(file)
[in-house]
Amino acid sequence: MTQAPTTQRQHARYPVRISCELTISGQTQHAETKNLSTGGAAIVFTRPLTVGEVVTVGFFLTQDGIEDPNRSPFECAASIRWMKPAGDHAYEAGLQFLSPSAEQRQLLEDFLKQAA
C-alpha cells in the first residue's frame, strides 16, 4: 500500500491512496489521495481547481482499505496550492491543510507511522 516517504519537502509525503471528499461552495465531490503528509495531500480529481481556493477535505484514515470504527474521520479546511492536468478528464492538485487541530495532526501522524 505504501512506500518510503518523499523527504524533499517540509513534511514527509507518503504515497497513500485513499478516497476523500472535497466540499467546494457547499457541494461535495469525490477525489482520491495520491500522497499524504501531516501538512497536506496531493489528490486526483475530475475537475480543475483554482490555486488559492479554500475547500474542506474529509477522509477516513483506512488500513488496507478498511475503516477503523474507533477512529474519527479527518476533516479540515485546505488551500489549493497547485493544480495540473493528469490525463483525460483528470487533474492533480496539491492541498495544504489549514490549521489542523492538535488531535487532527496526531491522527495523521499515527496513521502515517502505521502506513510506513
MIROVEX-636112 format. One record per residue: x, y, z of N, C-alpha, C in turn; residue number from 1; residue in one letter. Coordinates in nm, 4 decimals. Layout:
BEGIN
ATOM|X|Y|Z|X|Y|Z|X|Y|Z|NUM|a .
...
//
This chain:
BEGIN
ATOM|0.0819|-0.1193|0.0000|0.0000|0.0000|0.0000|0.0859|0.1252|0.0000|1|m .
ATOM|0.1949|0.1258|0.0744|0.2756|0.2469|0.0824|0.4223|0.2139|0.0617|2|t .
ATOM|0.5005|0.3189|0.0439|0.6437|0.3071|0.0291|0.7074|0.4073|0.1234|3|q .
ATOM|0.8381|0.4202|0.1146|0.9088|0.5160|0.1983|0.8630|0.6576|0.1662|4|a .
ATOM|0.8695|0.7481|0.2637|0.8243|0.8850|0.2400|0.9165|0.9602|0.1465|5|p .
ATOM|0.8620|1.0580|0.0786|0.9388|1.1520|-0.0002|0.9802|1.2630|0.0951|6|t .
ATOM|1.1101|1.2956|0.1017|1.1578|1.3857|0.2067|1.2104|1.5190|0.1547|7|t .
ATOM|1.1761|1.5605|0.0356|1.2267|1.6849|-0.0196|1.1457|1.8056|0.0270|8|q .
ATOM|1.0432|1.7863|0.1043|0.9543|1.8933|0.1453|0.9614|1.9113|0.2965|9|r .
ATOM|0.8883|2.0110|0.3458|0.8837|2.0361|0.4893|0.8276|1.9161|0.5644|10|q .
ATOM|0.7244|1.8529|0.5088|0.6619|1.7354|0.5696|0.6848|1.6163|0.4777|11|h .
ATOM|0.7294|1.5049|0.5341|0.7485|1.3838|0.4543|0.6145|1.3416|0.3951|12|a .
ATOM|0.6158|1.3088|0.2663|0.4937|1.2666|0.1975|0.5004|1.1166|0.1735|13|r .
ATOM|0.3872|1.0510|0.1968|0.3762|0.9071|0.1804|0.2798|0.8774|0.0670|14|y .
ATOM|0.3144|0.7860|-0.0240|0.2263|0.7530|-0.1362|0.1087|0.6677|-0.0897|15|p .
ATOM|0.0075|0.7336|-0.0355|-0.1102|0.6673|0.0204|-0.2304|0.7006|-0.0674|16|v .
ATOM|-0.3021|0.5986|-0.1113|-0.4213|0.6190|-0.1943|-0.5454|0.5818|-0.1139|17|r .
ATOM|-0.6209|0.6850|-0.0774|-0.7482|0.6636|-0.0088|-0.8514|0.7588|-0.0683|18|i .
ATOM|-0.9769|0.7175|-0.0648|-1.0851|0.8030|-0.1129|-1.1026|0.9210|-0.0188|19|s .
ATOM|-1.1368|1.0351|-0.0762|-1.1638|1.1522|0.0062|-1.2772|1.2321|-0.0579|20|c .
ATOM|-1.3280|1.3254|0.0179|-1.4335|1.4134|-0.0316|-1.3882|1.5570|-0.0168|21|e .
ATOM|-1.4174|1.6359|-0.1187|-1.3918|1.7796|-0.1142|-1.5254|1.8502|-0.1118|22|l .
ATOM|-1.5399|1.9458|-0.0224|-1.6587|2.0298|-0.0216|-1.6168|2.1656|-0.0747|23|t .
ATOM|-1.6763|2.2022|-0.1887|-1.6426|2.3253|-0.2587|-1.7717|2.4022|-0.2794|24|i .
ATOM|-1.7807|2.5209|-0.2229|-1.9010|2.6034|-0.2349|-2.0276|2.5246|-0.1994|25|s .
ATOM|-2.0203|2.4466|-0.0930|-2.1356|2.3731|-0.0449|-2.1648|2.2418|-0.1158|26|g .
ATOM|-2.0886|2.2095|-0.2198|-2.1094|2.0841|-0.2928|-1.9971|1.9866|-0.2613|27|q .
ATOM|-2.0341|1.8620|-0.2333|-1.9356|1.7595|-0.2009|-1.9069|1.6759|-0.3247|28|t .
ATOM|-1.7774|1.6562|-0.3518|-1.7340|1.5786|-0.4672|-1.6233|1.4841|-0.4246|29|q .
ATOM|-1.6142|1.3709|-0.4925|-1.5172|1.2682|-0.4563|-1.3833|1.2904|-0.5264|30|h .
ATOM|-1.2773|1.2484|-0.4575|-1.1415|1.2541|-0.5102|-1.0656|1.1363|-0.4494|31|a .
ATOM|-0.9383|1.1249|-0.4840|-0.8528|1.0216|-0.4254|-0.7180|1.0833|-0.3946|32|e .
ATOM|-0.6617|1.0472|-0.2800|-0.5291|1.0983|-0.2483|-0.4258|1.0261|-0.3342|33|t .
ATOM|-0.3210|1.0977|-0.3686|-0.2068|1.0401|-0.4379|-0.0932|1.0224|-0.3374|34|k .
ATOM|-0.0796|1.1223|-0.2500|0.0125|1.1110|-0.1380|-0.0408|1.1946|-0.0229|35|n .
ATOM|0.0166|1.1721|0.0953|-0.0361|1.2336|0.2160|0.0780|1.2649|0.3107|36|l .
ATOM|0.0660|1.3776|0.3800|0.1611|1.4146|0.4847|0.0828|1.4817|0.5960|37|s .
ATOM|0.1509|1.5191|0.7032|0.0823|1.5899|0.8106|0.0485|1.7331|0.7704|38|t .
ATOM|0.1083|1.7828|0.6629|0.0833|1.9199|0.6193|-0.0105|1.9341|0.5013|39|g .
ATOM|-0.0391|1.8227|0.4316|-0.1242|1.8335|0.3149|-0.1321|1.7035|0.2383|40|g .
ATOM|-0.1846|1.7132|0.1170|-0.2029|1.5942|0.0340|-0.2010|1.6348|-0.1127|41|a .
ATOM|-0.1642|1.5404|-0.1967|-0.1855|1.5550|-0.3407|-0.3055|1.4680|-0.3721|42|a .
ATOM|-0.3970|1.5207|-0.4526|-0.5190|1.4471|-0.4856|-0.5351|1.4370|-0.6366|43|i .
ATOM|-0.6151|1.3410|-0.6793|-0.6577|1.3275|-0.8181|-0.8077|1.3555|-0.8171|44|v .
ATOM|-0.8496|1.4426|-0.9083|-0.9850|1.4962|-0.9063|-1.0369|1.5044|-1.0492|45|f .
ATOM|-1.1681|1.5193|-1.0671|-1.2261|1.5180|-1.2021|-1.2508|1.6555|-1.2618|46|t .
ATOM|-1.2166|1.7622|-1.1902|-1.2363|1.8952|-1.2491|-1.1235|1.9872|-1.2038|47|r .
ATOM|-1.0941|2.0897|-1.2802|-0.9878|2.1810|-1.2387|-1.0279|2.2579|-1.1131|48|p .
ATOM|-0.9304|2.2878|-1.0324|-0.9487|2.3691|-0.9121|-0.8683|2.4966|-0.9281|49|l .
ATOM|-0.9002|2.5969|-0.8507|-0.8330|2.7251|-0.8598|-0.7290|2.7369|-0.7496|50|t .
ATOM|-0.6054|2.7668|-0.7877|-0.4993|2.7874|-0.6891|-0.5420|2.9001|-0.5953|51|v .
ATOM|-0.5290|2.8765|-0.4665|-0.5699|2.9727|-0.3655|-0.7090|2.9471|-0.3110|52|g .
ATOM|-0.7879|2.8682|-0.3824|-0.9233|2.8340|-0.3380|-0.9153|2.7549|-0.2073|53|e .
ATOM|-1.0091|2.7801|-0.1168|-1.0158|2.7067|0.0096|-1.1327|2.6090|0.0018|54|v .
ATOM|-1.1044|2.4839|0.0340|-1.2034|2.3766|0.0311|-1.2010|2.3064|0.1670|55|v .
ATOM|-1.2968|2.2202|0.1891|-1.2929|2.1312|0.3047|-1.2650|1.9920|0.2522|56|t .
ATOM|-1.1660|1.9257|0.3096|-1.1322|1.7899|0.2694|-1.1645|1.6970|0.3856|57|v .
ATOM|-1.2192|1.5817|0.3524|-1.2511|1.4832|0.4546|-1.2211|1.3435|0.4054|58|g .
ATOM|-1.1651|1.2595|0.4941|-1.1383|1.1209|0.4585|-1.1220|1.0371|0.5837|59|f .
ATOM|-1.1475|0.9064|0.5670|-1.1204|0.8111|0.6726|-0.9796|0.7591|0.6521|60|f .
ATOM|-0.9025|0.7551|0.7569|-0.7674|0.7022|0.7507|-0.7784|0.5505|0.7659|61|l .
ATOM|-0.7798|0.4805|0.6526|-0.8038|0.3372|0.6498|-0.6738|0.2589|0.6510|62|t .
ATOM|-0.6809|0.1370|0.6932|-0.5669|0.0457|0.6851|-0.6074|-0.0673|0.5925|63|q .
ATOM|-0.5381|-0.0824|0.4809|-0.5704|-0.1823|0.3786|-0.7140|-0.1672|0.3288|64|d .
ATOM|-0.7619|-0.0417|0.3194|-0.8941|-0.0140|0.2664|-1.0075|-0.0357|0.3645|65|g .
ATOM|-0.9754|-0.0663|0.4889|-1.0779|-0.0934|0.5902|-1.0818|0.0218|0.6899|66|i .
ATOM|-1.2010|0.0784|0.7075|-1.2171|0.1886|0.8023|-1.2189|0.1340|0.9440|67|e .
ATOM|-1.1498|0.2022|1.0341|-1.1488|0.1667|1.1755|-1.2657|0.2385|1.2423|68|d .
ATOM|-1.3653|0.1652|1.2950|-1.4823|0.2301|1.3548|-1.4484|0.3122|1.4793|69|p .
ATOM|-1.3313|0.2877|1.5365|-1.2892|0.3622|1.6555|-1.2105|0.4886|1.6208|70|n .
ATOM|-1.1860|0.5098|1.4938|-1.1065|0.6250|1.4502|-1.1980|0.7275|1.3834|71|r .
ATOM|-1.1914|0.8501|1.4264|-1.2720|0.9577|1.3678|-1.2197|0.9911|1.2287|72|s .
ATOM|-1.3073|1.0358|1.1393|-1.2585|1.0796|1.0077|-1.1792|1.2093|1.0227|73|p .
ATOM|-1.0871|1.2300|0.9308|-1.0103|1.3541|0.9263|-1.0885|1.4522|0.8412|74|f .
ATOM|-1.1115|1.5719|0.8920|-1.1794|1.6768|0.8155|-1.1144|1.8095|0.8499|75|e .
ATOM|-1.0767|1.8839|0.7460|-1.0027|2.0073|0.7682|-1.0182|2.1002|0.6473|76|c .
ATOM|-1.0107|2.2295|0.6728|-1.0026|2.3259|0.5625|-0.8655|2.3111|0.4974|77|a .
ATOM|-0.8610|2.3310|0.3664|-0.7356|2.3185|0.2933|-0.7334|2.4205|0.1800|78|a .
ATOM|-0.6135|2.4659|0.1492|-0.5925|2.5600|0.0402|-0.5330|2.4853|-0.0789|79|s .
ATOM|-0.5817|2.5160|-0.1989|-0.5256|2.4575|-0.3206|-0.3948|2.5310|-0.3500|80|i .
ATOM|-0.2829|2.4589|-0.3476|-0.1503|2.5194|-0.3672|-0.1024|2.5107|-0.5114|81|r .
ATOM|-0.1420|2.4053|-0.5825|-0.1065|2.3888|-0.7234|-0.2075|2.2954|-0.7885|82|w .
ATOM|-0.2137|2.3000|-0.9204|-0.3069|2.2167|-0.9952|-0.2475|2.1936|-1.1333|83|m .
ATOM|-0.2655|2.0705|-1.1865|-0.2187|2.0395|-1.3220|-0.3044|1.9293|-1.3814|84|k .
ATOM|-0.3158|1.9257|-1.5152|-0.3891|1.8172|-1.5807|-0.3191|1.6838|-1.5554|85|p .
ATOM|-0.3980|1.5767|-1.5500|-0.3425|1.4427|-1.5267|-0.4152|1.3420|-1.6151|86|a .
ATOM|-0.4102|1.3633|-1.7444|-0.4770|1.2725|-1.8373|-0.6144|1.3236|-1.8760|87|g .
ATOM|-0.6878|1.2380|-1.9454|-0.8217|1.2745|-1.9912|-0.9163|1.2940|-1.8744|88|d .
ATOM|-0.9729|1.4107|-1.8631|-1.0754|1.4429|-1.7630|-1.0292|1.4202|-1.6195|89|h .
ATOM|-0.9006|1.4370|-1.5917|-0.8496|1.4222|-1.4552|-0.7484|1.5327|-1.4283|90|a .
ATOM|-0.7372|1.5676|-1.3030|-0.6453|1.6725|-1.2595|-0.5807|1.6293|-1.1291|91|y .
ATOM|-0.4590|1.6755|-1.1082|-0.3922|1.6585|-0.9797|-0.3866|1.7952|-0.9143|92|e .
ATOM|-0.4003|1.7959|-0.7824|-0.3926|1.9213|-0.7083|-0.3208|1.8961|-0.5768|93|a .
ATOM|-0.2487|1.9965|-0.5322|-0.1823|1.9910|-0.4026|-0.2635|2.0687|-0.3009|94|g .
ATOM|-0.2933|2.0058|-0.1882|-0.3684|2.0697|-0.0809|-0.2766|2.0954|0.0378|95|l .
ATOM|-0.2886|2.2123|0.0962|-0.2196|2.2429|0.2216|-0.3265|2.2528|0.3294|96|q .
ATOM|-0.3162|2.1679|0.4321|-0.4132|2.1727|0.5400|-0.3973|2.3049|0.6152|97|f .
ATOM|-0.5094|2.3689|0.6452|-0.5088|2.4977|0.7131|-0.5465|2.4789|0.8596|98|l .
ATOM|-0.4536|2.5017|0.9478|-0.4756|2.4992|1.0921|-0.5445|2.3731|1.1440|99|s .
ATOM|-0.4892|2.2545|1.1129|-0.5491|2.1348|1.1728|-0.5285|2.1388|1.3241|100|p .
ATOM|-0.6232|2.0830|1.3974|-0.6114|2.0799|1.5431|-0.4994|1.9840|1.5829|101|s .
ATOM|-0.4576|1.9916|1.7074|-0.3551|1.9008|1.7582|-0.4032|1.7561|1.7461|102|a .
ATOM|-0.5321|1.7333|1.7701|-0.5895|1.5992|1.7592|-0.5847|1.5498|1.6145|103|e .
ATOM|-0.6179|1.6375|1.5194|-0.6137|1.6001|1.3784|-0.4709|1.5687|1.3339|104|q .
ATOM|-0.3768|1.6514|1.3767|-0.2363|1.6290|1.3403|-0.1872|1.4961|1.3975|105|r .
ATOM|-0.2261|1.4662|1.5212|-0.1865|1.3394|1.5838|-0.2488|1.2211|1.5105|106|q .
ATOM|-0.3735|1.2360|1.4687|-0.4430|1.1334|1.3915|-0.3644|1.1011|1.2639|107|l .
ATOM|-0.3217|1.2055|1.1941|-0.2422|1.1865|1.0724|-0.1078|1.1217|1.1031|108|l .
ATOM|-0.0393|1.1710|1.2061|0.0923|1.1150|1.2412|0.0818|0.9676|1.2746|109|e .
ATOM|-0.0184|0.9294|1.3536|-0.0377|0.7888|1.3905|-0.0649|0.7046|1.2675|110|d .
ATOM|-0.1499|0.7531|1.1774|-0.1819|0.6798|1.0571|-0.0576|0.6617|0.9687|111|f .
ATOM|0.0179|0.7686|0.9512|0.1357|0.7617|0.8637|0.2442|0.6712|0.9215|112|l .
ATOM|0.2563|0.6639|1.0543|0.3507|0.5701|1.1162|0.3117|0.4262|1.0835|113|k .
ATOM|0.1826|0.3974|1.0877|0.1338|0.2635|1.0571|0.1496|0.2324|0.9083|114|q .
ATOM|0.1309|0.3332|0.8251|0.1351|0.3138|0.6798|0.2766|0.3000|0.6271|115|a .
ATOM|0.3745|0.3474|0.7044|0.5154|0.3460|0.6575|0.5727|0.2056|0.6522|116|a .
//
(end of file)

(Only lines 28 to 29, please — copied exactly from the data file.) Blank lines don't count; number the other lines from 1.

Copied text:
ATOM|-0.6209|0.6850|-0.0774|-0.7482|0.6636|-0.0088|-0.8514|0.7588|-0.0683|18|i .
ATOM|-0.9769|0.7175|-0.0648|-1.0851|0.8030|-0.1129|-1.1026|0.9210|-0.0188|19|s .